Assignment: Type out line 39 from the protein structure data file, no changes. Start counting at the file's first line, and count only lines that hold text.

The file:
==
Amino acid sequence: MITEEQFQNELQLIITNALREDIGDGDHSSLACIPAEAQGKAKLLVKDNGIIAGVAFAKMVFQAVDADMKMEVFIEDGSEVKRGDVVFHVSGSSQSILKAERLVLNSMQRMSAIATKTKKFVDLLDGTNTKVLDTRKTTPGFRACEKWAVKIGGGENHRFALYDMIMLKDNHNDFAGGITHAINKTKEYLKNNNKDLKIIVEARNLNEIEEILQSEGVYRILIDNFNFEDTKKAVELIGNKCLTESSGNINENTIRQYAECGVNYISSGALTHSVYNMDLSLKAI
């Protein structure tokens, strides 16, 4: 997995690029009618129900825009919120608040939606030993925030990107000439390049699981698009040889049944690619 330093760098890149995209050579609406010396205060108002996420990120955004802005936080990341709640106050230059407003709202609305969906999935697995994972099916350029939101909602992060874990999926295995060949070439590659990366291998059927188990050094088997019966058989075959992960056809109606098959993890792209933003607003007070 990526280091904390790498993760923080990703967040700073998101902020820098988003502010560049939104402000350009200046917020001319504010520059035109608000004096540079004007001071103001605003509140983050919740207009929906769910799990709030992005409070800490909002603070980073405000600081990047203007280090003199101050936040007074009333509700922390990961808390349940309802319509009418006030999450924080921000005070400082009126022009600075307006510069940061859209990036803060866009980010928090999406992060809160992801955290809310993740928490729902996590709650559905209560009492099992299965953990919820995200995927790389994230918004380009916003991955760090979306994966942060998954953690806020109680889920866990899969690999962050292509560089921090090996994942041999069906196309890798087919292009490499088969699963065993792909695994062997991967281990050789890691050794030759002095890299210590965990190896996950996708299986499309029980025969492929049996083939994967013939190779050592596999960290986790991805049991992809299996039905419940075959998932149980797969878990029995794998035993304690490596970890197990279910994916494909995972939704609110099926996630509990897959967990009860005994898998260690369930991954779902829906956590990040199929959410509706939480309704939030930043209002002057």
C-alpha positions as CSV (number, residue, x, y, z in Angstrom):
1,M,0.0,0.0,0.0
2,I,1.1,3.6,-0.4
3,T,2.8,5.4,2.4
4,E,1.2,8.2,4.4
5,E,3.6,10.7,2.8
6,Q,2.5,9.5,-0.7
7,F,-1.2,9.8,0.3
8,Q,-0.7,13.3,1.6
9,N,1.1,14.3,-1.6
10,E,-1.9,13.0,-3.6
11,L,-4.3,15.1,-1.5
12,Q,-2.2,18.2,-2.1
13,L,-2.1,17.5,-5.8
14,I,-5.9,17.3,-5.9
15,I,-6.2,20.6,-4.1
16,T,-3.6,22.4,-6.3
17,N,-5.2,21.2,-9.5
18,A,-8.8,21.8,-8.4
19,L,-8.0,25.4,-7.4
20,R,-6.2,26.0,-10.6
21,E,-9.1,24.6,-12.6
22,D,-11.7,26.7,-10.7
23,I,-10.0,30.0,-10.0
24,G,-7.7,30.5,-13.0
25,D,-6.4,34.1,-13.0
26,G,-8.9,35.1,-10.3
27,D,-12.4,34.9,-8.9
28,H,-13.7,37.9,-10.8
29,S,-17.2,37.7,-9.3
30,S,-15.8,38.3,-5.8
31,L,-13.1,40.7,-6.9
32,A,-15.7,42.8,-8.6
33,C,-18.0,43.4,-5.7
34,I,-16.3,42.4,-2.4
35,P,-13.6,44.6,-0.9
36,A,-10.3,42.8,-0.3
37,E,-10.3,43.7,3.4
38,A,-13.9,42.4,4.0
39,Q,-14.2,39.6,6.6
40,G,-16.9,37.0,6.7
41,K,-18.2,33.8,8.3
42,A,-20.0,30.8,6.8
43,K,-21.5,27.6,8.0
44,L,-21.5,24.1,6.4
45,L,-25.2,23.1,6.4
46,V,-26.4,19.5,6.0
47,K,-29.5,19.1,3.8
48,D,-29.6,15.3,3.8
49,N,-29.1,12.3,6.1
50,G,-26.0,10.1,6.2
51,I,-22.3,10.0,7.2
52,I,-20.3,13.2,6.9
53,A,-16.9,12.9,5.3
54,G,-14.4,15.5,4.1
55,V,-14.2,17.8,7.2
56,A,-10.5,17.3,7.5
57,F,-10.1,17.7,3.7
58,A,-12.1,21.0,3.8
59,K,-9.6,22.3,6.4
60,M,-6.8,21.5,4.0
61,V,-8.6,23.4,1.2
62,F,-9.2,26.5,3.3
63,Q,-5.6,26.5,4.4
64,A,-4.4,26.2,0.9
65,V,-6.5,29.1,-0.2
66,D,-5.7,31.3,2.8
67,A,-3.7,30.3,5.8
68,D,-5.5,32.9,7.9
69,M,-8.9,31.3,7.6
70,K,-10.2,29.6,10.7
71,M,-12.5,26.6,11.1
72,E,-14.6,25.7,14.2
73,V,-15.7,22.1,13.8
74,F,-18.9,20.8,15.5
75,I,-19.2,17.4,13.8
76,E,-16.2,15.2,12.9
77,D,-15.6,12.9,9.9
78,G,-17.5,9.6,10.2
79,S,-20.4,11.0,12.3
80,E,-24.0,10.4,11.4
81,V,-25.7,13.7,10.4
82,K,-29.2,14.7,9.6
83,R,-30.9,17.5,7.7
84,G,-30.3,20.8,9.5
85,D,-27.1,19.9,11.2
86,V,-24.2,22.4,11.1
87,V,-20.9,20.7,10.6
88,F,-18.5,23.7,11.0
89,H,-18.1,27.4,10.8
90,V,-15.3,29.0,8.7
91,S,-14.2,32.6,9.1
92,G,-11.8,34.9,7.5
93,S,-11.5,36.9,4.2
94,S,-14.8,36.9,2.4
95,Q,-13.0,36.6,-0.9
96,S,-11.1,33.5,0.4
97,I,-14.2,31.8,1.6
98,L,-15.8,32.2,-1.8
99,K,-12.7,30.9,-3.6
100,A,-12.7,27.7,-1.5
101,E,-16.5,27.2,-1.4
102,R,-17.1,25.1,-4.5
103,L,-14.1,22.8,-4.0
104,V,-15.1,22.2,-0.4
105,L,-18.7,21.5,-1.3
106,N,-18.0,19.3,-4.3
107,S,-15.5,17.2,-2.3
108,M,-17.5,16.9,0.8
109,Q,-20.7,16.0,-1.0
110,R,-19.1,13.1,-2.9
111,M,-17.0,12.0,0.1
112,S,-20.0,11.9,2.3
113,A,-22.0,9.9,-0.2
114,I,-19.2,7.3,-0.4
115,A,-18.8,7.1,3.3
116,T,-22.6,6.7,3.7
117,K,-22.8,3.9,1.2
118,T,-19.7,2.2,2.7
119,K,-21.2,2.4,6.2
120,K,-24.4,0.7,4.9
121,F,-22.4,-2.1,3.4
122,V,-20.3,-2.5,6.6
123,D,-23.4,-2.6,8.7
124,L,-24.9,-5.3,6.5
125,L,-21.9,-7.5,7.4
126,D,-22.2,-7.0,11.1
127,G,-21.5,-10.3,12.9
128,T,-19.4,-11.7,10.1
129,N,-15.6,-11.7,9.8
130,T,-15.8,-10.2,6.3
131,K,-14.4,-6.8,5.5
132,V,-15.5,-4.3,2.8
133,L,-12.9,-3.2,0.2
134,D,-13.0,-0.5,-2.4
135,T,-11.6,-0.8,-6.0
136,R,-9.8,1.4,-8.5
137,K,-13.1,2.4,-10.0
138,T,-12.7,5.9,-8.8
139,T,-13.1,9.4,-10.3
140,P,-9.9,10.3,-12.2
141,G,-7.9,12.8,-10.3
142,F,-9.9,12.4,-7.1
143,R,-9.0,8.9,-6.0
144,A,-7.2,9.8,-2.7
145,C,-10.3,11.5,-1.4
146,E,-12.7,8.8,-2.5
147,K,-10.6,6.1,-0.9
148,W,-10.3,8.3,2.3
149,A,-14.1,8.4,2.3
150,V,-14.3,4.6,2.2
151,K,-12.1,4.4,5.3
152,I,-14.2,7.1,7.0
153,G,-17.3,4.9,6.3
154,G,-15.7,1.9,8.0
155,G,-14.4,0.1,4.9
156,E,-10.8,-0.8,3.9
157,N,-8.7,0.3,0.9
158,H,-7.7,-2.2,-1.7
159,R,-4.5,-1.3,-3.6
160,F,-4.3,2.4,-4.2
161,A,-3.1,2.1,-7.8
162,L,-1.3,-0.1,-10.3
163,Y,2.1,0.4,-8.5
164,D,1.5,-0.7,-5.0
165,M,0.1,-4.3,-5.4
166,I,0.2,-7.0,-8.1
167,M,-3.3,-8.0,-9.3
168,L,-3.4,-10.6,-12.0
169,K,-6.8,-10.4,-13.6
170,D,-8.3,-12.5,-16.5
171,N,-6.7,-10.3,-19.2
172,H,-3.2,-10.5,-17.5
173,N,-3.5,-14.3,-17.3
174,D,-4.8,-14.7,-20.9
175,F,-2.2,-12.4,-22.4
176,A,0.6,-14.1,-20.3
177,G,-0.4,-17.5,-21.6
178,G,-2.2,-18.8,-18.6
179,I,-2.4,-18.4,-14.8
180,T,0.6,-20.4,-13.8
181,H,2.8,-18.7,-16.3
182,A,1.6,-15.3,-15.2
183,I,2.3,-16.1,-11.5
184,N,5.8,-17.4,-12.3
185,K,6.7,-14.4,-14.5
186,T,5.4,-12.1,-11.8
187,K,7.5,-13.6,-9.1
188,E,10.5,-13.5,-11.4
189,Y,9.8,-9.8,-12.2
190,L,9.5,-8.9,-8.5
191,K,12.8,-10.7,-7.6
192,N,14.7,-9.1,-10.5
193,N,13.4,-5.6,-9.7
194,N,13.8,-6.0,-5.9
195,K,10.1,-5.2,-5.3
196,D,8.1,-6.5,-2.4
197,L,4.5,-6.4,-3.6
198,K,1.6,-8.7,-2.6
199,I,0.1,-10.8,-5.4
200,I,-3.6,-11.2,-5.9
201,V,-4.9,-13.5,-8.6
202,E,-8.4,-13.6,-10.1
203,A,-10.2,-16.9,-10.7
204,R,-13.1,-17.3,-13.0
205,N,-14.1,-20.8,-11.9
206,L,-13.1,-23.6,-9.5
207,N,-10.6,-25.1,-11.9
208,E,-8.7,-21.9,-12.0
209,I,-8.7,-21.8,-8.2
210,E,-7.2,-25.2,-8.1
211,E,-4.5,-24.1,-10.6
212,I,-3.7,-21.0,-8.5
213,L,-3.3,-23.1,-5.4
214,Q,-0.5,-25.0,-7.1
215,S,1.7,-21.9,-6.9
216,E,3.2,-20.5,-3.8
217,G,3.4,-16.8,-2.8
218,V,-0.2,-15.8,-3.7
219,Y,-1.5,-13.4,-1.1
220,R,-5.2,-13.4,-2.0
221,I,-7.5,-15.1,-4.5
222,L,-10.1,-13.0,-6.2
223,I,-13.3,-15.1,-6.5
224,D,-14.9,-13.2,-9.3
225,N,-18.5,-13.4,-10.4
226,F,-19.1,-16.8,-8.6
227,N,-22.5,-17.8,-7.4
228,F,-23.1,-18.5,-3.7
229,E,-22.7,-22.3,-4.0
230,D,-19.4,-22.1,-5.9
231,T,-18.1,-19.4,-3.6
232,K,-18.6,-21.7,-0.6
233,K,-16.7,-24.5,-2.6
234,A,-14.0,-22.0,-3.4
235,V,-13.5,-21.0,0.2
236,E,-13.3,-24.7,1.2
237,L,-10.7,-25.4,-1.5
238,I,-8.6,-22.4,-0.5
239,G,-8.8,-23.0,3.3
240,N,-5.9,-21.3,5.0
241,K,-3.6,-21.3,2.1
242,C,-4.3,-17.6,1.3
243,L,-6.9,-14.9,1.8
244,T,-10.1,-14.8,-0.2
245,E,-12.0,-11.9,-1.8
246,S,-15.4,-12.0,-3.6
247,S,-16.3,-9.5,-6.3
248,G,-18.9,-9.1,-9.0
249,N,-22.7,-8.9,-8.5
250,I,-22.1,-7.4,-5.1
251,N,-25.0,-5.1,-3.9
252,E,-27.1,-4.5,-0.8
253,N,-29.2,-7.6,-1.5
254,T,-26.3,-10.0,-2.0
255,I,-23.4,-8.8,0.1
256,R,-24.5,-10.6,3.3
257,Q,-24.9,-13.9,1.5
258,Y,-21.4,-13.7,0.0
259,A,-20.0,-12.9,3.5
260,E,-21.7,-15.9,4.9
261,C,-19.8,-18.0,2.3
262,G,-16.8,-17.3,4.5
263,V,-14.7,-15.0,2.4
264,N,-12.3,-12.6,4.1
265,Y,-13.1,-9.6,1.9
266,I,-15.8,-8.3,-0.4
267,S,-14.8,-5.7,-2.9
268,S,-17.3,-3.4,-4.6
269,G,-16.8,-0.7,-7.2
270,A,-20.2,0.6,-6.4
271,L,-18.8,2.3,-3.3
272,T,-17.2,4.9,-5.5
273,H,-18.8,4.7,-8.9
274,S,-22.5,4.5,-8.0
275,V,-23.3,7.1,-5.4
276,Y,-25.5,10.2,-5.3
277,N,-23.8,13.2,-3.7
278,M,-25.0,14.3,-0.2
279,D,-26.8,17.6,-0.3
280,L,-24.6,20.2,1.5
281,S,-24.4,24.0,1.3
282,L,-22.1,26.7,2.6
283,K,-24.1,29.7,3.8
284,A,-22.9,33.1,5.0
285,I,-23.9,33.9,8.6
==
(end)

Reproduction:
36,A,-10.3,42.8,-0.3